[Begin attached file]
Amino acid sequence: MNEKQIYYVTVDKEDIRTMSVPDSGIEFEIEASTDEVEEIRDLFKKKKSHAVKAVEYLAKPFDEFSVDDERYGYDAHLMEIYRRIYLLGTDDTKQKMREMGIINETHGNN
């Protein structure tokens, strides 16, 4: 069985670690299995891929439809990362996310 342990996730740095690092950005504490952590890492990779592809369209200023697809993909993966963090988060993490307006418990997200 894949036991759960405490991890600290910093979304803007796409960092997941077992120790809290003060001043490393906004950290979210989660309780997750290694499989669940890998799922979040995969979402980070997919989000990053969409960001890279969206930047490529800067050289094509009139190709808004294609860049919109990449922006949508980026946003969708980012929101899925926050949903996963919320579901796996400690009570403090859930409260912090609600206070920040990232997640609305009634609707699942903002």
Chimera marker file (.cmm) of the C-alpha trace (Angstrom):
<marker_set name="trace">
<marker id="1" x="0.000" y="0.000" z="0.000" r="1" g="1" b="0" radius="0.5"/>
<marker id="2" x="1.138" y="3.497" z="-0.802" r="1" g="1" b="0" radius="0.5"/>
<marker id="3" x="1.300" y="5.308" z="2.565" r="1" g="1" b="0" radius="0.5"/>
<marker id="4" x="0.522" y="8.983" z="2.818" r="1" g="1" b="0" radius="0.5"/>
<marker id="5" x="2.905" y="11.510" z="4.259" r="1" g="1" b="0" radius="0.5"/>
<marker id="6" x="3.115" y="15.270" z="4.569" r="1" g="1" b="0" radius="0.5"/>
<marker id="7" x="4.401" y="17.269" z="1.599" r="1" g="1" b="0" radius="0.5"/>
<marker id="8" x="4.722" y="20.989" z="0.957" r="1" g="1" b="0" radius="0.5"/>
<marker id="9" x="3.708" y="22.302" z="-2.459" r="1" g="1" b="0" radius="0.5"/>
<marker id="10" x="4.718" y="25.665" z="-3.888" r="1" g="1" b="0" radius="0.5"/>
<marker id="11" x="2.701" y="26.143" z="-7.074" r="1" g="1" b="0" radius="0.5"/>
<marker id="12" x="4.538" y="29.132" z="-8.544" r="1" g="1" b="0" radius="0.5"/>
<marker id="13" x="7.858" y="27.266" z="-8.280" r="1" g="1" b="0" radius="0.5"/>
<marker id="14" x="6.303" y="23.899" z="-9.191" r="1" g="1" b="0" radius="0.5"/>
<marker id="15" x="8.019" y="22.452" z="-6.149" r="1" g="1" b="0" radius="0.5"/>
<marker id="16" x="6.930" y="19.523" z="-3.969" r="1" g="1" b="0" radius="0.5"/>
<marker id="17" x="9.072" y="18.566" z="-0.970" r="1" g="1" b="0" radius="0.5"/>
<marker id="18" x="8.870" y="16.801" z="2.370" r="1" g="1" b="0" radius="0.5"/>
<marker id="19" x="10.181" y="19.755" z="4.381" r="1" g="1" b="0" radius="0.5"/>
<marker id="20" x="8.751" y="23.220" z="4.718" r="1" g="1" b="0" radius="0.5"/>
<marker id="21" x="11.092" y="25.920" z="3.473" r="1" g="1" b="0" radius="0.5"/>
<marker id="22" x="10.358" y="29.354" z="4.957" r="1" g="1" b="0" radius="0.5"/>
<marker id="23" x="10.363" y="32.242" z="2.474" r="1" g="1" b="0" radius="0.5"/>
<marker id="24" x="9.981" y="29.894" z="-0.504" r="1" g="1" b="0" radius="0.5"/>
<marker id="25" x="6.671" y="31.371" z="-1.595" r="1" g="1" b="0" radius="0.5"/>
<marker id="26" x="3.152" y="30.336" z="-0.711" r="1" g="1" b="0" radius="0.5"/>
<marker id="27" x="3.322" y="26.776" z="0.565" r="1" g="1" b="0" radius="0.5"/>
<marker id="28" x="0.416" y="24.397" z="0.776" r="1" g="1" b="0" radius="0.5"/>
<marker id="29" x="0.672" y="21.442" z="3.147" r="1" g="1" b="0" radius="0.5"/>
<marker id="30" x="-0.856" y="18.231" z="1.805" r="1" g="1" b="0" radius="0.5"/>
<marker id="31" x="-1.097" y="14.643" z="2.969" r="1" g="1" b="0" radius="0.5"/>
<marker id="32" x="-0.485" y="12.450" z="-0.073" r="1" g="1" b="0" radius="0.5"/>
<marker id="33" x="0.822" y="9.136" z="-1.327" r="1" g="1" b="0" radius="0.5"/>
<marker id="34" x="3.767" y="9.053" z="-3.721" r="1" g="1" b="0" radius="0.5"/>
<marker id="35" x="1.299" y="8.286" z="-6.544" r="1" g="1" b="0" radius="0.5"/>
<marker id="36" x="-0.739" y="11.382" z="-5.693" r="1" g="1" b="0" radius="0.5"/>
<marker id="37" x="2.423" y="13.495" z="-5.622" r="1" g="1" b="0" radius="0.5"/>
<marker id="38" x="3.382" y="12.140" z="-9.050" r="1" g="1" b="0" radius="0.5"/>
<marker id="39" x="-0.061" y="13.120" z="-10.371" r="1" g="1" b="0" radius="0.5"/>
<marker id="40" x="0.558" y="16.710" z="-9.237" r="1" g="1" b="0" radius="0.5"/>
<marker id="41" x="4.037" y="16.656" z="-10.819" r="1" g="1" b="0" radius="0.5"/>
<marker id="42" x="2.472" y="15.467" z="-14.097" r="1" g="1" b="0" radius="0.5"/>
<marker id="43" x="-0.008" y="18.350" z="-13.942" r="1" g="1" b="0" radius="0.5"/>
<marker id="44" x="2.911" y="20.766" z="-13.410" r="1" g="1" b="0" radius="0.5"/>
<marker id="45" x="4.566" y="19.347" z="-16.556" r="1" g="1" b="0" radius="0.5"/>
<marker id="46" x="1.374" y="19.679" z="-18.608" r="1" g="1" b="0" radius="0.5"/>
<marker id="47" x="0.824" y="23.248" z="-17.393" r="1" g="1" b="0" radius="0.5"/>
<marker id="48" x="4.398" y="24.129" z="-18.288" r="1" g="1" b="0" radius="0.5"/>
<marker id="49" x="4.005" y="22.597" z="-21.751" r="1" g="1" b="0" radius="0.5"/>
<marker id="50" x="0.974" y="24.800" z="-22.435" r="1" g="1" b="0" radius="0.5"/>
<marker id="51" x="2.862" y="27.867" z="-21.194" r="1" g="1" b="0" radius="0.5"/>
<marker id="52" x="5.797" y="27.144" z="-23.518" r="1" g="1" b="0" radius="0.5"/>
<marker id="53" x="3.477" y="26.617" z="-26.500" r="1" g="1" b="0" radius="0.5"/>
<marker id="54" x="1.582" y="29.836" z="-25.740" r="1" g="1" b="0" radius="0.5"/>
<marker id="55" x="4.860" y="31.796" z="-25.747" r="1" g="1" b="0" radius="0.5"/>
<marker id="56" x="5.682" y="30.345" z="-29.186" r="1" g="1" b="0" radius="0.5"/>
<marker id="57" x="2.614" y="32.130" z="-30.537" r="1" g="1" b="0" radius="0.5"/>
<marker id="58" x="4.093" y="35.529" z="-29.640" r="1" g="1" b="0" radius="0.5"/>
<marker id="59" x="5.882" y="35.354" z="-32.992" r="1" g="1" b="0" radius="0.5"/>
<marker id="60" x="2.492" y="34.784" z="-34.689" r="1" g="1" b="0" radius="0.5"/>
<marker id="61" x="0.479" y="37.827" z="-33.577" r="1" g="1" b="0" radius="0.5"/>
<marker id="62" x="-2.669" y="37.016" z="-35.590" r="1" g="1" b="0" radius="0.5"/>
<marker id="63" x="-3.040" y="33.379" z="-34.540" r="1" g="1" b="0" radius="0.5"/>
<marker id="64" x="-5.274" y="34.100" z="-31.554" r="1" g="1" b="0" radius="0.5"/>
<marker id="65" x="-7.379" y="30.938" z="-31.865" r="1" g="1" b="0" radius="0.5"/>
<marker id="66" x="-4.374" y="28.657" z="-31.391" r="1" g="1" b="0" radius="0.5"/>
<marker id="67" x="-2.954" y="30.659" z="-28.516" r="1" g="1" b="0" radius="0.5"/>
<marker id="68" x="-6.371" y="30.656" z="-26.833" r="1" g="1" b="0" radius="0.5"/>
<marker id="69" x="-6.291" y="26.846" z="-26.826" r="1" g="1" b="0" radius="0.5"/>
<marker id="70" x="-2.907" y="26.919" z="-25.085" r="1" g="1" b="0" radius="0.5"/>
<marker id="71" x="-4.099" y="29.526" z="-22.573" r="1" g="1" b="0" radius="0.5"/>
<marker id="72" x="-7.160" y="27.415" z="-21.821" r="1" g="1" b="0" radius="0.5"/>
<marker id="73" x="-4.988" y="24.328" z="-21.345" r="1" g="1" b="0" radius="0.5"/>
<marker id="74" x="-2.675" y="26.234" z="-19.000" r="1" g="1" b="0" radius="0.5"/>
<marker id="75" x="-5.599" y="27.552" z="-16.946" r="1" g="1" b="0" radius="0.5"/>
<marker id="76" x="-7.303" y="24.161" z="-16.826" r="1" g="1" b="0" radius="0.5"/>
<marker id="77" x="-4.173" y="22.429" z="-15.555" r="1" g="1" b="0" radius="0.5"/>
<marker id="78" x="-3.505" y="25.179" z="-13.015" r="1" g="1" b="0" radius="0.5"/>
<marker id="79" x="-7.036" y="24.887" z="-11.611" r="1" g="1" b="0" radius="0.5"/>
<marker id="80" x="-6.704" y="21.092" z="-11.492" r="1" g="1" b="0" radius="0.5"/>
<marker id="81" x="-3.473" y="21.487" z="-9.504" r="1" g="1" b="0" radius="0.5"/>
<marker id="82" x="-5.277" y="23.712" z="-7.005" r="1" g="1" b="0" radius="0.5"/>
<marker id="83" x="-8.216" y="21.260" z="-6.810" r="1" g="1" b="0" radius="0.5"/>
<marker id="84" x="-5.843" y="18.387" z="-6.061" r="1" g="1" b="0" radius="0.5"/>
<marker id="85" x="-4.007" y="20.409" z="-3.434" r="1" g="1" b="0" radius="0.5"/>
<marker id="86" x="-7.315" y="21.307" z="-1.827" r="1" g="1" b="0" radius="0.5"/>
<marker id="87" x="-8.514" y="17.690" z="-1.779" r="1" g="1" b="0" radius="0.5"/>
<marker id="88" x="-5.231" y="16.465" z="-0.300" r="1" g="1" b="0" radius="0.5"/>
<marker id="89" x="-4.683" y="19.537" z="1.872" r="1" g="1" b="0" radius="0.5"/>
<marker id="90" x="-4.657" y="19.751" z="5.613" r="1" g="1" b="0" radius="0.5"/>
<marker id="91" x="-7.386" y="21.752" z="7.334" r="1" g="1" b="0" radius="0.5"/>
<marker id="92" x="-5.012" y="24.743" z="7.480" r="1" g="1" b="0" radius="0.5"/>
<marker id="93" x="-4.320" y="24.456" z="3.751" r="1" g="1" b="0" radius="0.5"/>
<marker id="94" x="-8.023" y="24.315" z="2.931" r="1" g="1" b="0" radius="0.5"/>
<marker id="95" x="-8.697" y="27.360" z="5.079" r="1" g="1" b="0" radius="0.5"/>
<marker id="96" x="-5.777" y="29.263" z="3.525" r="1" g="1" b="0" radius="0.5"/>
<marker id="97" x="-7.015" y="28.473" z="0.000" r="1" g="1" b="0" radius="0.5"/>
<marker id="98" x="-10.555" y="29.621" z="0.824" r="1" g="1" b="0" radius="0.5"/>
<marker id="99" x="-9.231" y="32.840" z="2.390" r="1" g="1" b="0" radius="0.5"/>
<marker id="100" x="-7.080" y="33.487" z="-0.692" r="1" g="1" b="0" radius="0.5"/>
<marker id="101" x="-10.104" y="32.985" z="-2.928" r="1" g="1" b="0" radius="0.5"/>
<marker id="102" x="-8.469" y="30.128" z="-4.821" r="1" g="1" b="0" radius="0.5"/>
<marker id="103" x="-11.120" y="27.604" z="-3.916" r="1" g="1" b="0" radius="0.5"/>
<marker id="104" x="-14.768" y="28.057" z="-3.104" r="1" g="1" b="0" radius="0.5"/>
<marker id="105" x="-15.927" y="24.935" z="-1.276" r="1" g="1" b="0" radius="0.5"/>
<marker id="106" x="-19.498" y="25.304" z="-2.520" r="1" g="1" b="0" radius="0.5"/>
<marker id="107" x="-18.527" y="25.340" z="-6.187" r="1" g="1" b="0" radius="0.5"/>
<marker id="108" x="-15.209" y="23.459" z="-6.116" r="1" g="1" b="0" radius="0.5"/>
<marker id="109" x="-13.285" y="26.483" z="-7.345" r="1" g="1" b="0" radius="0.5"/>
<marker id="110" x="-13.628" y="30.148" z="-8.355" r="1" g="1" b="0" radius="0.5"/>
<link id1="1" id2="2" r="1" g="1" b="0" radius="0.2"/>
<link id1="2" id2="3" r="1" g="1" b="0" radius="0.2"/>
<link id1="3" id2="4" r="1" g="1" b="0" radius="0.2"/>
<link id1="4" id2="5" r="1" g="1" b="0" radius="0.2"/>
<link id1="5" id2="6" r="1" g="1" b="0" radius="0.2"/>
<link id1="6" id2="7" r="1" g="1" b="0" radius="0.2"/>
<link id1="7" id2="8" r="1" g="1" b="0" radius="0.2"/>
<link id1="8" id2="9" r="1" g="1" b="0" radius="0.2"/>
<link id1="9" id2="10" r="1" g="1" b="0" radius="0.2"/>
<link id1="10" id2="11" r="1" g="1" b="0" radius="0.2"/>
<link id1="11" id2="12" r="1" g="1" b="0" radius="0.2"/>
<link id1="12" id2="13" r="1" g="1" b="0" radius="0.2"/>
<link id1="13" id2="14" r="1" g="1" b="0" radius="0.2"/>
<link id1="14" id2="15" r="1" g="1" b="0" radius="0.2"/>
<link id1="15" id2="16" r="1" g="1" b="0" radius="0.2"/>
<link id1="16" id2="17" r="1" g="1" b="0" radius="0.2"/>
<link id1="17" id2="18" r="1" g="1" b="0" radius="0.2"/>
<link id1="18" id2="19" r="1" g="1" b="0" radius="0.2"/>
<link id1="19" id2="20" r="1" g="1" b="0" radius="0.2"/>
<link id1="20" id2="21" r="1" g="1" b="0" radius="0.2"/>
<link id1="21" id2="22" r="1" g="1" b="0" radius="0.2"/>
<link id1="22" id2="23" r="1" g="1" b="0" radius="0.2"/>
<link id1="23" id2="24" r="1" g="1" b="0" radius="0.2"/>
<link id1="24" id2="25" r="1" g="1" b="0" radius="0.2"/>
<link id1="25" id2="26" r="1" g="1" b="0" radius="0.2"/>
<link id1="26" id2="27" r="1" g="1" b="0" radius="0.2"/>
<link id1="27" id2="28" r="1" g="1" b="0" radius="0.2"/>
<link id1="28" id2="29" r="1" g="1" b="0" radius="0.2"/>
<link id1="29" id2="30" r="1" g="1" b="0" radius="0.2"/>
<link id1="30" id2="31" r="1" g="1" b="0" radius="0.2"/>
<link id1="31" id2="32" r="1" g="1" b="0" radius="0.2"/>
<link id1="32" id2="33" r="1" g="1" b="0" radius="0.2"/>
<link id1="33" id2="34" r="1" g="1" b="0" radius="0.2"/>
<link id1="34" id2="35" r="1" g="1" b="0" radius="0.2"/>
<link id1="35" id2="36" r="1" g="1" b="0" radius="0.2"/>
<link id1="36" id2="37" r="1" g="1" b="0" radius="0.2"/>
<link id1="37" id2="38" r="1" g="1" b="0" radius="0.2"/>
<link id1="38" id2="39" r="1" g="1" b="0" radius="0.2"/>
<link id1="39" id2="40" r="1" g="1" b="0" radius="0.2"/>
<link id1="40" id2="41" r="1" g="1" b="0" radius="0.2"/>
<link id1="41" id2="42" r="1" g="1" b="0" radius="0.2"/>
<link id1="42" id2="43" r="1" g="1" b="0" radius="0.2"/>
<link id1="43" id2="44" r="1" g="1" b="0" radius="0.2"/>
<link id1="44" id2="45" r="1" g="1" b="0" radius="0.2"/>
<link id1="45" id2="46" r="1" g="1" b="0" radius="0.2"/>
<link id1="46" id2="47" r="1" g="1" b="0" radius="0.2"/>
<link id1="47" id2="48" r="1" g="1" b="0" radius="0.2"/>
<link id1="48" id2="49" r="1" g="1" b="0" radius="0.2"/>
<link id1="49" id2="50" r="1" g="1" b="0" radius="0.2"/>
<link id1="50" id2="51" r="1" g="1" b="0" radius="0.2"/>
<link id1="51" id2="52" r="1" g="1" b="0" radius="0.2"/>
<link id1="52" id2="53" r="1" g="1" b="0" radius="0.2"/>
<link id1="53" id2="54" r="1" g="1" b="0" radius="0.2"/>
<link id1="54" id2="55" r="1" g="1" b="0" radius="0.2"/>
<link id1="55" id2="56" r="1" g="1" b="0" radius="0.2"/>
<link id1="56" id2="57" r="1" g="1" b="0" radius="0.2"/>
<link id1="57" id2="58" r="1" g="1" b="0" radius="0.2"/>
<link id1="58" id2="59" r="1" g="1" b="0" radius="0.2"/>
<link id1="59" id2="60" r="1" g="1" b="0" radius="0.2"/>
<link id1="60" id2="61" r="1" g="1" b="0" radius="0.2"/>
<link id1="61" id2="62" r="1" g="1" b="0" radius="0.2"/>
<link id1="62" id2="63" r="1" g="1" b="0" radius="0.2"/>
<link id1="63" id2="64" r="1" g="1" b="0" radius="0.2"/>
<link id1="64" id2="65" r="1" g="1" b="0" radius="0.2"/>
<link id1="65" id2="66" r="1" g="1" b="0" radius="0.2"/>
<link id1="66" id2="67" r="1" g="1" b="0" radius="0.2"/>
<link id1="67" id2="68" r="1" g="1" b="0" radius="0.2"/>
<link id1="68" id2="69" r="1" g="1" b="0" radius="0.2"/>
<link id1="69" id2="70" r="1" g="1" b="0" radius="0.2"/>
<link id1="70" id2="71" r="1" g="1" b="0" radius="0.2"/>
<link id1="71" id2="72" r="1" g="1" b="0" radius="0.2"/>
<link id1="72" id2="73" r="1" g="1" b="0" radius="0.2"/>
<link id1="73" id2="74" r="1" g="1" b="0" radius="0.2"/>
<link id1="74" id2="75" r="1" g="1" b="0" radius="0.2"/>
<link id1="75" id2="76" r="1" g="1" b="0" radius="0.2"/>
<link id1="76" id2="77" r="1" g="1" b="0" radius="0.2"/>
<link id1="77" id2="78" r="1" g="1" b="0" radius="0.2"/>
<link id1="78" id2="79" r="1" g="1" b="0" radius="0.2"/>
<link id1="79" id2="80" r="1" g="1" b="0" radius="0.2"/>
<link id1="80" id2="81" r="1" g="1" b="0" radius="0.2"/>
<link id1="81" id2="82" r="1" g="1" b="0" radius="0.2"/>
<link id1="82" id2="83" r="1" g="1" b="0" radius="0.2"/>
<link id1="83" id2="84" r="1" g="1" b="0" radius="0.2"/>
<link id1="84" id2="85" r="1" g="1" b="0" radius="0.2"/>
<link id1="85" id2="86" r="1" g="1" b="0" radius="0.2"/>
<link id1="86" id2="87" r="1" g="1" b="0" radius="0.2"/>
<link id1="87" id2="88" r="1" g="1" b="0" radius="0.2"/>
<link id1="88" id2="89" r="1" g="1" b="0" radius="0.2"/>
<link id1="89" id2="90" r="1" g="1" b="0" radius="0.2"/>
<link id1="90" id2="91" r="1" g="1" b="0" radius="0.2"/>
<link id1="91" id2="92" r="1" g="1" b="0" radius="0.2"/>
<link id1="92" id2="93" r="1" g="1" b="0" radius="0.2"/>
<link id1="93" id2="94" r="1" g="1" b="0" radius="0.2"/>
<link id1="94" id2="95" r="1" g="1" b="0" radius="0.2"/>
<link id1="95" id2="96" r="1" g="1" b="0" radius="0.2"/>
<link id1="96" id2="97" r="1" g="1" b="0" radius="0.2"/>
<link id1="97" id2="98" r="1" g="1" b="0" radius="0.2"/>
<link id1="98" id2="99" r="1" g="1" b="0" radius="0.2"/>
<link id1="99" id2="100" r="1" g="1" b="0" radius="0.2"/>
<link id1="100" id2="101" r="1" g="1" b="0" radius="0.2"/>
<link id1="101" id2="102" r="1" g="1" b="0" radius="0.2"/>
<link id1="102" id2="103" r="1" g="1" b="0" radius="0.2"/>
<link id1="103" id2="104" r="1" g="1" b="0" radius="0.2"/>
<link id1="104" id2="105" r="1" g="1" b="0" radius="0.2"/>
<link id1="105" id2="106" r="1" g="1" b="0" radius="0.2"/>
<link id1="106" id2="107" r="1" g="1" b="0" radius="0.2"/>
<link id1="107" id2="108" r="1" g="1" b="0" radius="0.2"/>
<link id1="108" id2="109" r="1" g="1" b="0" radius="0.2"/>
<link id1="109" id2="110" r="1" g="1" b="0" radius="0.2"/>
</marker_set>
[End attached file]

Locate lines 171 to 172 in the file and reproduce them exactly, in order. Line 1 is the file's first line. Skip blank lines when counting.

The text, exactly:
<link id1="57" id2="58" r="1" g="1" b="0" radius="0.2"/>
<link id1="58" id2="59" r="1" g="1" b="0" radius="0.2"/>